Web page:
In the passionate article, “Why Literature Matters” by the respected Dana Gioia, the author convincingly argues that the decline of reading in America will have a negative effect on society and that this trend is a severe problem with broad consequences.
The author effectively and steadfastly builds the argument by using a variety of persuasive and argumentative rhetorical techniques including specific and convincing evidence, logical reasoning, and appeals to emotion through a careful choice of words.In paragraph 2, Gioia begins by citing a 2002 survey conducted by the National Endowment for the Arts together with the US Bureau of the Census where he writes “arts participation by Americans has declined for eight of the nine major forms that are measured…the declines have been most severe among younger adults.” By citing a study conducted by a respected institution Gioia gives the study and conclusion credibility. The author intends to show that a reading problem exists in America and emphasizes that the situation will worsen in years to come given its prevalence in younger adults. Gioia goes on to state that the lack of reading affects young people “at a time of crucial intellectual and emotional development” and this causes them to “bypass the joys and challenges of literature.” By referring to young people along with their emotional development and joy, the author appeals to emotions to convince that this matter is significant.
The technique is effective because most people are emotionally tied to young people’s development.Later on in paragraph 5, the author expands his argument by citing the technology magazine Wired which proclaims that “…a new set of mental skills and habits proper to the 21st century, aptitudes decidedly literary in character…” are important in the business world and are needed to succeed today.
Gioia continues with the results of a poll from another reliable source, The National Association of Manufacturers. The poll shows that employers think that reading skills are deficient in today’s workplace and that better readers are needed. By indicating that there are consequences to not being able to read well that are revealed in the job market, Gioia gains support by tying his general concerns about reading to an important concern about seeking employment. Poor reading skills can have not just a personal impact in school but also an economic one affecting the ability to make a living. By highlighting that there is a personal stake in the reading crisis facing society, the author furthers his argument by showing the impact on the business community.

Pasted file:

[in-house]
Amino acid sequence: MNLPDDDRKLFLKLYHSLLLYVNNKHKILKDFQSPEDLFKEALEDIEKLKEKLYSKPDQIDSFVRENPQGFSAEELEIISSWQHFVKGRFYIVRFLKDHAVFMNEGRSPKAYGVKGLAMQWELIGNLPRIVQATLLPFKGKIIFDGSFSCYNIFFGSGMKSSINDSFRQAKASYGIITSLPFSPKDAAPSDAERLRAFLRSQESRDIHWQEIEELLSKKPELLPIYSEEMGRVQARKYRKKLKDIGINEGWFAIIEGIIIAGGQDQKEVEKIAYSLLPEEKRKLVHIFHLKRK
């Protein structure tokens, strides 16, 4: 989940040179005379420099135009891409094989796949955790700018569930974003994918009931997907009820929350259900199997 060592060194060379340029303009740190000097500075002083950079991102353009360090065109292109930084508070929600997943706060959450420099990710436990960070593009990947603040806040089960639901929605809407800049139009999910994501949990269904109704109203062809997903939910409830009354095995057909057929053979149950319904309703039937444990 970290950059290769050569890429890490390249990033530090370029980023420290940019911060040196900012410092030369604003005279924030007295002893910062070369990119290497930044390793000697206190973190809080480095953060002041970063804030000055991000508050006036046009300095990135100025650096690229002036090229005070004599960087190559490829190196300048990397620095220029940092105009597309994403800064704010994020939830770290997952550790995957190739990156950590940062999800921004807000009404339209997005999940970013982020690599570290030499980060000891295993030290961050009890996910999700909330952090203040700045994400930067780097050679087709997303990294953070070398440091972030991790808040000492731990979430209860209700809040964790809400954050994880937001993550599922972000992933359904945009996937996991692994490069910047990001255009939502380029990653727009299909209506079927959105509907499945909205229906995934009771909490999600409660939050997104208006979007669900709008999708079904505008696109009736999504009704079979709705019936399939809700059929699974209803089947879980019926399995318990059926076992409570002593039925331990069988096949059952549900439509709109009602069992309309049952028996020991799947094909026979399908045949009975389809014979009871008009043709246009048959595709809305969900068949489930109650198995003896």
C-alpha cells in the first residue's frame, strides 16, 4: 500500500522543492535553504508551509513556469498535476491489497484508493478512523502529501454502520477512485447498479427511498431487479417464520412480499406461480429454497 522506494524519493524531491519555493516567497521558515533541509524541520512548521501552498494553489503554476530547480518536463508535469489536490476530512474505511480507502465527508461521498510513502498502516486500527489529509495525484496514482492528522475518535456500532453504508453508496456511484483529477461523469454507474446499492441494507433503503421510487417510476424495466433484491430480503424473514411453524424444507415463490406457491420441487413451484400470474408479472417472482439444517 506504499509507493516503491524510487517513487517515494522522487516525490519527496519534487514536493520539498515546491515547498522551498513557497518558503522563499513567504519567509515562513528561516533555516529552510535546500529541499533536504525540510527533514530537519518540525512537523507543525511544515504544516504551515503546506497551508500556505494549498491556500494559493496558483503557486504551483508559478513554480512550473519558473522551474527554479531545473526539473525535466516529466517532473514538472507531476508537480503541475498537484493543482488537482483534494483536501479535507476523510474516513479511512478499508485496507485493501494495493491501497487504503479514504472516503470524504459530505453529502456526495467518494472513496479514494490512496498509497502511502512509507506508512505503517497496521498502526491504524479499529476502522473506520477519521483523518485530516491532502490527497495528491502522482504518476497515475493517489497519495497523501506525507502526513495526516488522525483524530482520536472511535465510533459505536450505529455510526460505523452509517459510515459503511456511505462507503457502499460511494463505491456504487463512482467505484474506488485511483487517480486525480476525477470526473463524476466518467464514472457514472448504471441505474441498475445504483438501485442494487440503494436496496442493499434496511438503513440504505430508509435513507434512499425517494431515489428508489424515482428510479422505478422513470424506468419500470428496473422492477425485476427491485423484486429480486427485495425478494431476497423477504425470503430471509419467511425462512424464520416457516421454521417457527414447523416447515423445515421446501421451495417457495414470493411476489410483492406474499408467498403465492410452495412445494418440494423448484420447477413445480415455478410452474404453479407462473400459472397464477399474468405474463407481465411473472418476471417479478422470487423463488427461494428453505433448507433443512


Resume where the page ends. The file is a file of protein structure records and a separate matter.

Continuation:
Gioia also argues that decreased literacy is the cause of a decline in civic involvement and provides support to this effect when he writes in paragraph 7 that “A 2003 study of 15- to 26-year-olds’ civic knowledge…
shows that young people do not understand the ideals of citizenship…” Gioia uses that data to suggest that declining reading rates match the decline in political awareness. In paragraph 8, he observes that the study in “Reading at Risk” shows that “literary readers are markedly more civically engaged than nonreaders…” By quoting these studies, the author intends to show the impact of declining literacy and emphasize that reading improvement is important for the well-being of the community. By tying reading to civic involvement, the author appeals to politicians and civic leaders to work together with schools and libraries to make reading a priority.
Gioia is concerned that people are reading less and he argues that because of the negative impact of this trend people must work together to make changes. In his argument he uses strong logical and emotional reasoning and establishes a connection to real life issues. In the end, it is convincing that the decline in reading is a problem for society and action needs to be taken.